I never took a course in economics, but it always seemed like a fascinating subject. It strikes me as either cutting to the heart of the matter, or completely missing the point. I've long wanted to understand more about how economists think, and what they think about, so the EconTalk podcast has been a great find.
Russ Roberts does a good job interviewing other economics thinkers, mostly keeping out of the way, and giving them a chance to explain their ideas. He'll chime in with his own ideas, but rarely falls into the trap of hogging the spotlight for himself.
One thing is clear: Russ and most of his guests have a particular world view. They are unapologetic free-market small-goverment guys. For example, the episode on Subsidies and Externalities is really a chummy conversation about the absurdity of government planning doing a better job than the free market. I was disappointed that Roberts couldn't put aside his politics to find even one example of a good reason for a subsidy. To chalk up North Carolina's subsidizing of their forestry farmers to the powerful farmer lobby seems simplistic.
The most interesting episode politically was Sowell on Economic Facts and Fallacies, wherein Thomas Sowell shed light on his view of economic fallacies. While I disagree with him politically, it was interesting to hear a consistent approach to a number of issues ranging from CEO pay to third-world labor, all of them coming down clearly on the side of letting the market have its way. He attributes concern over CEO pay to people (he never says liberals, but you know he wants to) wanting to design society according to their own ideas. He comes back to this misguided notion a few times. The final topic he discusses is immigration, where he suddenly does an about-face and without the least shame, declares that we need to control who can immigrate to this country, so that we can make sure that the right people come in and the wrong people stay out!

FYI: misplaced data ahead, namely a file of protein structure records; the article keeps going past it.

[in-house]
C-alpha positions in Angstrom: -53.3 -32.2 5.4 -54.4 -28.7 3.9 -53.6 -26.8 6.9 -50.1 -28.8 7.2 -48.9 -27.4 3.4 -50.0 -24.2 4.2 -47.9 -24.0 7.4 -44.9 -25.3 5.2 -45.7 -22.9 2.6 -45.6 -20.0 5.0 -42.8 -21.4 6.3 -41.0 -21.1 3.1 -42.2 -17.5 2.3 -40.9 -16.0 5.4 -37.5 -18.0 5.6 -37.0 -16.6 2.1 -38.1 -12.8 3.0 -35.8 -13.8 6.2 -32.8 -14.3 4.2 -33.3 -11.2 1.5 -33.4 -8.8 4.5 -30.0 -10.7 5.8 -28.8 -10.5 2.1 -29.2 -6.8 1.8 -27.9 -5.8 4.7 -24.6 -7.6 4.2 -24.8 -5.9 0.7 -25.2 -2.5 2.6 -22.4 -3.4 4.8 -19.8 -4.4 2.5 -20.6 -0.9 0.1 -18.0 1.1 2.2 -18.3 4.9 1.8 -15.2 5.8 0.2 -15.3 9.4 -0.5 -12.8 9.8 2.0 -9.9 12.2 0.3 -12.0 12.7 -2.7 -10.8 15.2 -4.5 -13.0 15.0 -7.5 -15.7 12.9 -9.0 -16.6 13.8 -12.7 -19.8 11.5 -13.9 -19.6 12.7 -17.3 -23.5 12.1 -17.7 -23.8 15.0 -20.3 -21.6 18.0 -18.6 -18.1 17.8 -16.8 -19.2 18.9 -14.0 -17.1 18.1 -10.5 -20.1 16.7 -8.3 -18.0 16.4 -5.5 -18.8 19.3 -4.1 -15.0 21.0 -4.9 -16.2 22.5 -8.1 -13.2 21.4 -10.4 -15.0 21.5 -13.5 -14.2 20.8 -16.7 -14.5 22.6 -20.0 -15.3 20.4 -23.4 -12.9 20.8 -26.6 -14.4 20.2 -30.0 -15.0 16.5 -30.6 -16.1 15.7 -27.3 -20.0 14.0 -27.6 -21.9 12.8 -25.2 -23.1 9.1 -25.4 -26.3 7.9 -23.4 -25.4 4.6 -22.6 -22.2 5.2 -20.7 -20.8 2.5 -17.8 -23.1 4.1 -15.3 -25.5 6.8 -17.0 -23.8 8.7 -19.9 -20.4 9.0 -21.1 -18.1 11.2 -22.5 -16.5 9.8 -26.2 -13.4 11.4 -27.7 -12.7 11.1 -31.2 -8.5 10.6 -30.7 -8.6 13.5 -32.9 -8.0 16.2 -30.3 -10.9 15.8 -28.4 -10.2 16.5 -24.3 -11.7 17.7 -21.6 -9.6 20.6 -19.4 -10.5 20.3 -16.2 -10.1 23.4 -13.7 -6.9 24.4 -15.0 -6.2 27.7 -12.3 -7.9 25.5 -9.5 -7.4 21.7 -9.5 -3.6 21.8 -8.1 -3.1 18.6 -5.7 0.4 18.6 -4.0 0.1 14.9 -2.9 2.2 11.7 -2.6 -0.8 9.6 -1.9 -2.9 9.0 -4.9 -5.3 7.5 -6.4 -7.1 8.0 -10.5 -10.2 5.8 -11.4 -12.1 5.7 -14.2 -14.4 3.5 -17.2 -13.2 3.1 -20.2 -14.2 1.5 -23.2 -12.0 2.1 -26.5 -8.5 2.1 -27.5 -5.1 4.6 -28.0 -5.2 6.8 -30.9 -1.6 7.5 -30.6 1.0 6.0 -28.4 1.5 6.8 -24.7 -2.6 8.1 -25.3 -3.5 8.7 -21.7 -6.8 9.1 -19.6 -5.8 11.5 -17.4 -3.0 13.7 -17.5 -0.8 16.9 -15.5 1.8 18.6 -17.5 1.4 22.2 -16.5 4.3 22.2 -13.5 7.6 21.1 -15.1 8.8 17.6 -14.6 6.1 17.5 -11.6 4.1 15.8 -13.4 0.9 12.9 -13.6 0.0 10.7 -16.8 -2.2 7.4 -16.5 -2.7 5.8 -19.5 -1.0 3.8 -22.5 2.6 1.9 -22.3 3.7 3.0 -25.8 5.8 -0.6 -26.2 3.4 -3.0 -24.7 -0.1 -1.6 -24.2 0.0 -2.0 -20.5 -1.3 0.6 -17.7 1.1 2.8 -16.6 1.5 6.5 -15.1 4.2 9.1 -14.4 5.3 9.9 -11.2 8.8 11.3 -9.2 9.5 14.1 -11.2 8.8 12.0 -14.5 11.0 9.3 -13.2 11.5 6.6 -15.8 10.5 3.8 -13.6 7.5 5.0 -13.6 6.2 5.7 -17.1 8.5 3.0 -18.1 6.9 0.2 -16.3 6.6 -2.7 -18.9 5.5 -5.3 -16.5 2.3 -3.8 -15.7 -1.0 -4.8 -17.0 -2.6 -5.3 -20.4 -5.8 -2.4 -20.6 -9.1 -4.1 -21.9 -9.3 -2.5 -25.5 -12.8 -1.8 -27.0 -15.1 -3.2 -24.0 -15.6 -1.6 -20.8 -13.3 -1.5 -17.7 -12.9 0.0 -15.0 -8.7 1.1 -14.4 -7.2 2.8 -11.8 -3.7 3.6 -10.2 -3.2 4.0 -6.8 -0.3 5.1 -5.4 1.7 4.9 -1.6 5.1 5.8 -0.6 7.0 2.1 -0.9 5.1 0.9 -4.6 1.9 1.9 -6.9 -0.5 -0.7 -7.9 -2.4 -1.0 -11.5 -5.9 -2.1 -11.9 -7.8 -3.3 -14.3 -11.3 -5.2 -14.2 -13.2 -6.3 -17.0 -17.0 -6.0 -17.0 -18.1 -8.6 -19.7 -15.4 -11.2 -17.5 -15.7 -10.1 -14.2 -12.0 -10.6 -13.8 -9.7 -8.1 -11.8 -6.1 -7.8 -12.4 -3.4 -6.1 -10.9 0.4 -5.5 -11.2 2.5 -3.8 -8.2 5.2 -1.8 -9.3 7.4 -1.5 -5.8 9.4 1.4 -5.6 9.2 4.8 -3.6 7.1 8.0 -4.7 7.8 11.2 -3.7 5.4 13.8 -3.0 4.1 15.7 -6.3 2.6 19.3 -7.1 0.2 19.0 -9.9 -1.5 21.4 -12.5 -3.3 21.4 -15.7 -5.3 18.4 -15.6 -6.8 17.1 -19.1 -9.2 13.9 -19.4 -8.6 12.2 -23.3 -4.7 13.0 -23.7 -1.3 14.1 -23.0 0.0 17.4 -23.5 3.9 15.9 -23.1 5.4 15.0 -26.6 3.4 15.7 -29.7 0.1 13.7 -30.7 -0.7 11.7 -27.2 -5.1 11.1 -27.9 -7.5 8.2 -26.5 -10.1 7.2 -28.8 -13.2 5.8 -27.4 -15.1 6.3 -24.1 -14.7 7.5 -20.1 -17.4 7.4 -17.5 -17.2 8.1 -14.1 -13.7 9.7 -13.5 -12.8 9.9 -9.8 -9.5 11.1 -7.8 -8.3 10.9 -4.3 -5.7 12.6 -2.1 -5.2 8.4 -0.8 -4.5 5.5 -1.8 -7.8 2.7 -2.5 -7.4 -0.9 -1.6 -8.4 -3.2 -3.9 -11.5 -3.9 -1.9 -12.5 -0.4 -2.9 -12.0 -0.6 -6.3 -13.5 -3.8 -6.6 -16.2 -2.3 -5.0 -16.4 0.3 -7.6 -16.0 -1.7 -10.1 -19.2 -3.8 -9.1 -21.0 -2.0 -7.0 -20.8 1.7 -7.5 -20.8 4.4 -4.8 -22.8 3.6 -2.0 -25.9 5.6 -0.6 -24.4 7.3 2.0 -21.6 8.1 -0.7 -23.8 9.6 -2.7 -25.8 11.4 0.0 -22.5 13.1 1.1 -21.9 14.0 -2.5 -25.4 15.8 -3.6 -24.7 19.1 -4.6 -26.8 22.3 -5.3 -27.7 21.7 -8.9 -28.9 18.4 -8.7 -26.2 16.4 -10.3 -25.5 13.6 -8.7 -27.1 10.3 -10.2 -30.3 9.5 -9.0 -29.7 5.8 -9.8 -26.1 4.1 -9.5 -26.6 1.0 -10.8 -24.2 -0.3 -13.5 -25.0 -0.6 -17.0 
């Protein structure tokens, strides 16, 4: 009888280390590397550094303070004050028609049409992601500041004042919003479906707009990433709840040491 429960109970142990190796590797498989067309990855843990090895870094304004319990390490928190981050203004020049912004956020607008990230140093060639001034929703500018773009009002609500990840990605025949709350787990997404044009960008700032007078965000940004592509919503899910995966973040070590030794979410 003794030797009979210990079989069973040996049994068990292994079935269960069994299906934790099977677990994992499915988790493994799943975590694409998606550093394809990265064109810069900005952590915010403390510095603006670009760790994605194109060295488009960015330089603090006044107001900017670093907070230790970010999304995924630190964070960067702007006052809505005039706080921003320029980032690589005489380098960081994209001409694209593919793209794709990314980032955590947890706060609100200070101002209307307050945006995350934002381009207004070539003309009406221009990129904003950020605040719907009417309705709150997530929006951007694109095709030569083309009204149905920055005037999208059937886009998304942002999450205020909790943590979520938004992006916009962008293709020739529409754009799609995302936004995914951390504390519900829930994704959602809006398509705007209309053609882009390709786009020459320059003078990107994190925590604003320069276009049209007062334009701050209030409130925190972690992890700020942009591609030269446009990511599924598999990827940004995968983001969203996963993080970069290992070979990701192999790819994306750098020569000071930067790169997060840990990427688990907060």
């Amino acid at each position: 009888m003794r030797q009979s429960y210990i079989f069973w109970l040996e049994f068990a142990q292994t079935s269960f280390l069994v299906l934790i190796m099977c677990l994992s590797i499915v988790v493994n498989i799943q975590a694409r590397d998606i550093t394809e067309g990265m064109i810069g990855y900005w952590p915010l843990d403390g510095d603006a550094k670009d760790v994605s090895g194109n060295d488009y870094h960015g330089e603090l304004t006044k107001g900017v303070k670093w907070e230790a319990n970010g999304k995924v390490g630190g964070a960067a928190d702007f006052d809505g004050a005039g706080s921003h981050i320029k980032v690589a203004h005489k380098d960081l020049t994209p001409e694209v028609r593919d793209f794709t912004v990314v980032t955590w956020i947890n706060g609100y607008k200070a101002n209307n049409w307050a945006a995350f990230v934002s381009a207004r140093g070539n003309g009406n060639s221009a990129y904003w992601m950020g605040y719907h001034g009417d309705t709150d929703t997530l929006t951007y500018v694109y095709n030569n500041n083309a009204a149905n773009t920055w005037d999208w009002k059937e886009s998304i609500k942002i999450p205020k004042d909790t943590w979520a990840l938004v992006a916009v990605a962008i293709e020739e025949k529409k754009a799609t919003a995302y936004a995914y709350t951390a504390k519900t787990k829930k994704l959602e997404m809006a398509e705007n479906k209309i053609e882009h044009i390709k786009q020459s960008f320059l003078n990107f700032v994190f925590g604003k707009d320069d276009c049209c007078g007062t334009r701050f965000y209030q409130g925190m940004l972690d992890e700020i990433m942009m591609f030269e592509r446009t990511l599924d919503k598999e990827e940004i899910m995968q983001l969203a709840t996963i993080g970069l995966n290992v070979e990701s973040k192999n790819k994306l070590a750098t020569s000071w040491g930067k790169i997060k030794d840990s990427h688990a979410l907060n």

I'd be interested to know if there are similar podcasts making counter-arguments out there. It would be good to get the other side as well.
These political peccadilloes aside, many of the podcasts are very interesting as a discussion of economics, though sometimes quite advanced. Being professors talking together, it can also veer a bit to the inside: Roberts will throw around names and terms like Austrian School without explaining them.
But it has helped deepen my understanding, both in the specifics of economics, and in familiarizing myself with the idiosyncrasies of economic thought. For example, there's the classic mindset that says that if the world does something a particular way, then by definition it must be a good way to do it. This overlooks the possibility of a radical shift that uncovers a previously untried possibility. For example, food markets in the early half of the 20th century employed counter clerks to retrieve items from shelves. An economist of the time would have said, "everyone does it this way, there must be an economic advantage". But then someone invented the supermarket, where customers could get things for themselves, and everyone switched.
Economists often pretend real-world forces like culture and non-economic interests ("I invest in cattle stocks because I always wanted to be a cowboy") don't exist. Ideal markets are an abstraction. But economics is the best way we've found to explain the anthill of human business activity. EconTalk has helped deepen my understanding of it.